Like other herpesviruses, HHV-6 establishes latent infection in vivo and thereby can persist in the host indefinitely after primary infection. The best-characterized in vitro model of latent infection is represented by long-term (30 days) cultured macrophages, which after exposure to HHV-6 survive a transient period of low-level productive infection (Kondo et al., 1991). Latency-associated HHV-6 transcripts from the IE1/IE2 locus have been identified in latently infected macrophages both in vitro and in vivo (Kondo et al., 2002b). A second in vitro model of HHV-6 latency was described in papillomavirus-immortalized cervical epithelial cells, in which high numbers of viral genome copies were shown to persist in an episomal form for prolonged periods of time in the absence of any sign of productive infection (Chen et al., 1994). Latent HHV-6 infection was also reported in an EBV-negative Burkitt's lymphoma cell line (Bandobashi et al., 1997).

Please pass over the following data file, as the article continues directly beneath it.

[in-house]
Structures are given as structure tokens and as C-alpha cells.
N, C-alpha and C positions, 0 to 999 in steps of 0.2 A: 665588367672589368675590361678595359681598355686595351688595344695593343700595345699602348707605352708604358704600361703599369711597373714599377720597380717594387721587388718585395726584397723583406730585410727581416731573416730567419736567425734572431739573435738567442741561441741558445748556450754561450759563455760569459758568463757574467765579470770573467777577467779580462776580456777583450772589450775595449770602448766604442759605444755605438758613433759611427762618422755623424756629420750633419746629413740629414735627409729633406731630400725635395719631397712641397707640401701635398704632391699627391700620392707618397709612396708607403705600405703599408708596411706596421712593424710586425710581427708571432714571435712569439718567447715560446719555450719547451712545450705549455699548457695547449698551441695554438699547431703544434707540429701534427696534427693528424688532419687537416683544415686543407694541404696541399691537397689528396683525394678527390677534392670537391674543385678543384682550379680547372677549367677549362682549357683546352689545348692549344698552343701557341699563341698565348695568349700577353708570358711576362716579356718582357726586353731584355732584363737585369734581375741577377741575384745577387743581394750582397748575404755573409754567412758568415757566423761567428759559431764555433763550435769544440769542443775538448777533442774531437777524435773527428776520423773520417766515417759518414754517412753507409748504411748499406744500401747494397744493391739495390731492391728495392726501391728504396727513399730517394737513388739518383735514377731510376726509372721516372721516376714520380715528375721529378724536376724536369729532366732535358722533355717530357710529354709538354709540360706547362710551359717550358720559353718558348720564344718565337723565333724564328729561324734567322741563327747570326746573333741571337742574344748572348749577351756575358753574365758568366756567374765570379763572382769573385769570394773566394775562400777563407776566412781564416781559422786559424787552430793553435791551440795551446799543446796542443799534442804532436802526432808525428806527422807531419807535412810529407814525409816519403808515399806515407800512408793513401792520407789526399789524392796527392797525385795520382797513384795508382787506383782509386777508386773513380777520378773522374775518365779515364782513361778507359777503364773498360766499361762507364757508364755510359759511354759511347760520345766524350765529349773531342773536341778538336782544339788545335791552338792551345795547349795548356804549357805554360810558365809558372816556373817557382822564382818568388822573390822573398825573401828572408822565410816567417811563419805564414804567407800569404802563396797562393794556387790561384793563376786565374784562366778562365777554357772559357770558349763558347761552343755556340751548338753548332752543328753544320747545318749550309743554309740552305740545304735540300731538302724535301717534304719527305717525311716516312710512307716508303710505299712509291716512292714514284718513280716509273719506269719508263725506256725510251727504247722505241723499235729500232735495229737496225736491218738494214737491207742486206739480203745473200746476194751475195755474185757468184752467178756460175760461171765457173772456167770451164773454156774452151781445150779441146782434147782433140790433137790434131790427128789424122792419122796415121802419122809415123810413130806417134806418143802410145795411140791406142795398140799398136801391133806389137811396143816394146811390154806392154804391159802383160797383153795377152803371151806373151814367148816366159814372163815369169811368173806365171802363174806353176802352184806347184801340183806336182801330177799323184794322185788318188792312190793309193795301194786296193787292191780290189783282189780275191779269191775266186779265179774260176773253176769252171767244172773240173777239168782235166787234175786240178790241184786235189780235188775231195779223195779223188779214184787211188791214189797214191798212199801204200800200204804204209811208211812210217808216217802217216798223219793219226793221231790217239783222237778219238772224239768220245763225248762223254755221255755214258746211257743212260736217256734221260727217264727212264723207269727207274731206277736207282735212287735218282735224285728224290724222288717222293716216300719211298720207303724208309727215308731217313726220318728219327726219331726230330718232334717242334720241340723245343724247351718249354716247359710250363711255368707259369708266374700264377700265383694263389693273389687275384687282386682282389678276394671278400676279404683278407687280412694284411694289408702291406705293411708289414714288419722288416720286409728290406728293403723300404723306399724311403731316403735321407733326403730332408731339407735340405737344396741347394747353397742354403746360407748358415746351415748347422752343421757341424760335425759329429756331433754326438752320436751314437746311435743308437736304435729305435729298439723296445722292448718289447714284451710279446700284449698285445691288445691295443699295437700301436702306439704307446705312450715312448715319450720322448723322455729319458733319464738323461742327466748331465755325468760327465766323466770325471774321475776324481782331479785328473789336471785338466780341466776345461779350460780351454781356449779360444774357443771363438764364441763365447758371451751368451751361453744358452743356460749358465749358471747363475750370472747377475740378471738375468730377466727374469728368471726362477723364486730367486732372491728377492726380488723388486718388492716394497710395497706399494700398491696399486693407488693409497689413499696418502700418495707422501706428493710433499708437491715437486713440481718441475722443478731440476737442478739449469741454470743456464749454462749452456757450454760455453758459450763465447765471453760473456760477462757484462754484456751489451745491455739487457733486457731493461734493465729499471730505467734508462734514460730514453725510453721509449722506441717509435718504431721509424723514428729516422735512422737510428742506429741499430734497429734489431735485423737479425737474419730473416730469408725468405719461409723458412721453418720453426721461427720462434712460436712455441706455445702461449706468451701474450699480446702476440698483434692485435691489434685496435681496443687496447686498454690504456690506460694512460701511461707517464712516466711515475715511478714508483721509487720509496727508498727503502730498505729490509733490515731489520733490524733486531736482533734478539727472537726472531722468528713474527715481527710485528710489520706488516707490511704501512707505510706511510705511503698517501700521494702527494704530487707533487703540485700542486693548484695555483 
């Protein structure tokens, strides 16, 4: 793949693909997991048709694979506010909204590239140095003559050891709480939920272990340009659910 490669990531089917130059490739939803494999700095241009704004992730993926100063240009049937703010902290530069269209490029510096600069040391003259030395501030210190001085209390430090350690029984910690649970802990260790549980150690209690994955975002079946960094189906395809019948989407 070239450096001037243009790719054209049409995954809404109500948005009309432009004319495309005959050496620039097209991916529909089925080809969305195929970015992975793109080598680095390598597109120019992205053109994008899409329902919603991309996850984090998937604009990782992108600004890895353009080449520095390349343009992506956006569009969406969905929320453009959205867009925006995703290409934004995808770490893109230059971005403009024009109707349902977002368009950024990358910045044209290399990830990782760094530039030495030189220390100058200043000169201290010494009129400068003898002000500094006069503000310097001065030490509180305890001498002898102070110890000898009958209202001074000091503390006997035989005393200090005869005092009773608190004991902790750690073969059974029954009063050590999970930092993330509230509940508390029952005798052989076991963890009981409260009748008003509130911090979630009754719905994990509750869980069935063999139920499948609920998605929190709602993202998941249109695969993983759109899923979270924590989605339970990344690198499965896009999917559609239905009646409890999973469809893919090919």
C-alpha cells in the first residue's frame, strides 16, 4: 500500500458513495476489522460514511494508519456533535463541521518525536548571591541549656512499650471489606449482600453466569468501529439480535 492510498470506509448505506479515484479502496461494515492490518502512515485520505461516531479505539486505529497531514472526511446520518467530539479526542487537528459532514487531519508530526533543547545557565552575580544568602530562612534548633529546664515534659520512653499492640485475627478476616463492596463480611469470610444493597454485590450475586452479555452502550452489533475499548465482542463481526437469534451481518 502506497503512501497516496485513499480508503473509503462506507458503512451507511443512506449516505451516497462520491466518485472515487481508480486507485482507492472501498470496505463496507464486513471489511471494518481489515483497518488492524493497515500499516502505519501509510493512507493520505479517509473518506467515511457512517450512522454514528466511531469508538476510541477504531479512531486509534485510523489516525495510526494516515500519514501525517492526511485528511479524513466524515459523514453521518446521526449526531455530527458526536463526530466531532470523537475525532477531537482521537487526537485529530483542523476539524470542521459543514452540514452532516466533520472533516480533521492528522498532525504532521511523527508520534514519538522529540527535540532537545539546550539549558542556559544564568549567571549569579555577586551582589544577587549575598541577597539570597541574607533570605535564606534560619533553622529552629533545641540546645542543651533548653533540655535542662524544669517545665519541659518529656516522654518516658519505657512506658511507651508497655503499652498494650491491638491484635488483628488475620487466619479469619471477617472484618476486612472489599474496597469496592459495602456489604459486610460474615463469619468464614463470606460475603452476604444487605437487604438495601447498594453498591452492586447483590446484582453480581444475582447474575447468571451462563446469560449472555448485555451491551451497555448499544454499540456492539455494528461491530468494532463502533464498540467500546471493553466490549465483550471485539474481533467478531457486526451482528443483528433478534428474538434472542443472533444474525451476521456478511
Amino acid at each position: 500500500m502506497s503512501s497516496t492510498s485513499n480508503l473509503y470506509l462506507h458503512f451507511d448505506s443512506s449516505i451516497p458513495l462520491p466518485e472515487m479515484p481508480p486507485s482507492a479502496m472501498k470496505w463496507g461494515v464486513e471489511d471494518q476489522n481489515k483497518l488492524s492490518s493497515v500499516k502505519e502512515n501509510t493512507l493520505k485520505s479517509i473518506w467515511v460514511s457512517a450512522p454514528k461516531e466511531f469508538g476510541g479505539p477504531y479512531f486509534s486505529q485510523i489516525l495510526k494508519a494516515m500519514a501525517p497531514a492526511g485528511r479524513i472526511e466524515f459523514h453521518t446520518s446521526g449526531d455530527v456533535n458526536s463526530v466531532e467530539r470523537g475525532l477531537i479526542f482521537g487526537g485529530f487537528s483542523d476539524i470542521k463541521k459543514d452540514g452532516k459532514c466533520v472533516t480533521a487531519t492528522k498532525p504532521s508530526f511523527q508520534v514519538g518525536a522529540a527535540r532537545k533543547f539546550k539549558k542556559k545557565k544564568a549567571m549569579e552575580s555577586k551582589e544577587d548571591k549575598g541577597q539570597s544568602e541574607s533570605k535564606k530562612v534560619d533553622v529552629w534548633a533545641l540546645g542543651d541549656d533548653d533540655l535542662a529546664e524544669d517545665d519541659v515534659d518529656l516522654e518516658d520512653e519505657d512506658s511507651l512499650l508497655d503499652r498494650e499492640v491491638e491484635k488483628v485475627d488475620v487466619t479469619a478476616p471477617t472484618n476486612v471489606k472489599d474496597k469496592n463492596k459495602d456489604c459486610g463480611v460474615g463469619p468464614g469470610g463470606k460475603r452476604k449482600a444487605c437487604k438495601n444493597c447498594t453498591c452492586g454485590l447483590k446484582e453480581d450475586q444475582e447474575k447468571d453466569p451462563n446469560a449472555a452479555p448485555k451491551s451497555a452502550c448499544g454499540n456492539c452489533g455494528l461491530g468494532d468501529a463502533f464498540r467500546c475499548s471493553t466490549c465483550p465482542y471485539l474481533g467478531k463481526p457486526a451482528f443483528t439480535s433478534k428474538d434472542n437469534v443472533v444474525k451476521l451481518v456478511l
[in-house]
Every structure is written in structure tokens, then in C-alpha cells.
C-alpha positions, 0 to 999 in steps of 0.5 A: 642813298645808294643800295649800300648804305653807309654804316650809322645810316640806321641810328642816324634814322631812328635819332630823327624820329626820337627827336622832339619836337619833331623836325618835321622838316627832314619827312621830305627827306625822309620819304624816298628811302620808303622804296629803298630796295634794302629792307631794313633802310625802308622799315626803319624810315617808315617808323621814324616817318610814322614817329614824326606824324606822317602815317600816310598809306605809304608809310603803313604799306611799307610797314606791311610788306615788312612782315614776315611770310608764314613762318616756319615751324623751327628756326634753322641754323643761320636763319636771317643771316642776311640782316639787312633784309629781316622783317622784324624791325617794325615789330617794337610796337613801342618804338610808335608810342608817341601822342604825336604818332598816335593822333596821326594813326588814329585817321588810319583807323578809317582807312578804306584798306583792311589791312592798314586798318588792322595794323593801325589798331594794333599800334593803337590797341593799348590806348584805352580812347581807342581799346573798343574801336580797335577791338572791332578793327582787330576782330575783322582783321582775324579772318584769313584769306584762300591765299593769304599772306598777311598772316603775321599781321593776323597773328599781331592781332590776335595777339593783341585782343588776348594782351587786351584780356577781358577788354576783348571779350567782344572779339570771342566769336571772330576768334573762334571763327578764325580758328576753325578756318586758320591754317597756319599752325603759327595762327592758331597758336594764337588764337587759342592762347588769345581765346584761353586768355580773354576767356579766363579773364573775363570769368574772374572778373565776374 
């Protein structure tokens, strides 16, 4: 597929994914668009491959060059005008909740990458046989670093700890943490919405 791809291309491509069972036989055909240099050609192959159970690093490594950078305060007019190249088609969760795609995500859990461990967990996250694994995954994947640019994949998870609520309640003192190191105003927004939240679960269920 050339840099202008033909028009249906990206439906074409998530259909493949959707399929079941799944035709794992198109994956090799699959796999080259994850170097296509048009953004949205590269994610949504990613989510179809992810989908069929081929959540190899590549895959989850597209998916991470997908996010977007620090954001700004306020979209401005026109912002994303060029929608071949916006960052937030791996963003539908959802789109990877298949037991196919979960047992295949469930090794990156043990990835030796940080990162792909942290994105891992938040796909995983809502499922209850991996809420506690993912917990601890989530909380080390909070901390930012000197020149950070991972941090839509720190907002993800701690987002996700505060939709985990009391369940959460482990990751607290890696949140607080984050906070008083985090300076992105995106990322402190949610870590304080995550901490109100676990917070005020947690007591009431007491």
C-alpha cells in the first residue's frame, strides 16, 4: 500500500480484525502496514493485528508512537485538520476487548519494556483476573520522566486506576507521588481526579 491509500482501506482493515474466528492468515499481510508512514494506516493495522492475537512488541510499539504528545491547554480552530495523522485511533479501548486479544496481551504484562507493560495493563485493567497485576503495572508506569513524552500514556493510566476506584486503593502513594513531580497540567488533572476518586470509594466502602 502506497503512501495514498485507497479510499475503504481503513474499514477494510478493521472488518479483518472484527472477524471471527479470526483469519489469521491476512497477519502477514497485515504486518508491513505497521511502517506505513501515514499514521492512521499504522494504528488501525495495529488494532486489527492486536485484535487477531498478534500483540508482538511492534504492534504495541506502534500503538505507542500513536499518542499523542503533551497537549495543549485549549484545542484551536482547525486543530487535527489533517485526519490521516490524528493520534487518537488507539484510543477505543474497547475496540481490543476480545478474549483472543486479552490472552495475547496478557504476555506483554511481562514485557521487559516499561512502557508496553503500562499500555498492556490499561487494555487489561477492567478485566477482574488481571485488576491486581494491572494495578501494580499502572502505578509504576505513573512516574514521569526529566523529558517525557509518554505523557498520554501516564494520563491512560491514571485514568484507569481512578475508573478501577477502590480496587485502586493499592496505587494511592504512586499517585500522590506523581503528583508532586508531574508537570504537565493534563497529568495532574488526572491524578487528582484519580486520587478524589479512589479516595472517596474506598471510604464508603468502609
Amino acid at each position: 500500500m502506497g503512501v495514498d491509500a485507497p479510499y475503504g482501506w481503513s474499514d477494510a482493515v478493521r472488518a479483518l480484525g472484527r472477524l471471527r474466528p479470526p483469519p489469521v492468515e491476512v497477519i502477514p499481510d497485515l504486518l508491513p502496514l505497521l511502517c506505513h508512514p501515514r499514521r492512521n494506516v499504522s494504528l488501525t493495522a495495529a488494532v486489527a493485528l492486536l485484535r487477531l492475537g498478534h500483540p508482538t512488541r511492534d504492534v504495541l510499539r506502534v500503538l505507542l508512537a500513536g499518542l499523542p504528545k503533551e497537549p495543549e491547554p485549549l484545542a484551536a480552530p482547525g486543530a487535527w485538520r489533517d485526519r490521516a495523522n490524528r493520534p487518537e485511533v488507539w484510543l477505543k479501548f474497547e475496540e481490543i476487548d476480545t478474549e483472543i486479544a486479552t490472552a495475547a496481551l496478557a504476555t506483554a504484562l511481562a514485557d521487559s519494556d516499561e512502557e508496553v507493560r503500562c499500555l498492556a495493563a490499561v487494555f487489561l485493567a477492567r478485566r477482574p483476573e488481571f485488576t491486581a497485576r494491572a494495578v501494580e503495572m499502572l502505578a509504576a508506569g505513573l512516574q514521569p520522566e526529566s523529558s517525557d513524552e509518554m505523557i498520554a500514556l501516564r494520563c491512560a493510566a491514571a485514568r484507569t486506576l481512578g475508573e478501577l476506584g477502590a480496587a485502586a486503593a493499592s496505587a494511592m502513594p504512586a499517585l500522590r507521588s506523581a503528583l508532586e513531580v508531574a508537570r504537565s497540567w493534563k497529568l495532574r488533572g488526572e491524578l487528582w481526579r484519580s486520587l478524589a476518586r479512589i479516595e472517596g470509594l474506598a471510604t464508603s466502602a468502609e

Although circulating monocytes and epithelial cells of the bronchial and salivary glands have been suggested as possible in vivo reservoirs (Krueger et al., 1990; Kondo et al., 1991), there is still uncertainty regarding the exact sites of viral persistence and latency. Long-lived resting memory CD4+ T cells may also be a primary reservoir among peripheral blood cells. In rare cases, chromosomally integrated HHV-6 has been documented in peripheral blood mononuclear cells from patients with different clinical conditions as well as from normal subjects (Luppi et al., 1993, 1994b, 1998; Torelli et al., 1995; Daibata et al., 1999). The pathological consequences of this phenomenon are still at present unclear.
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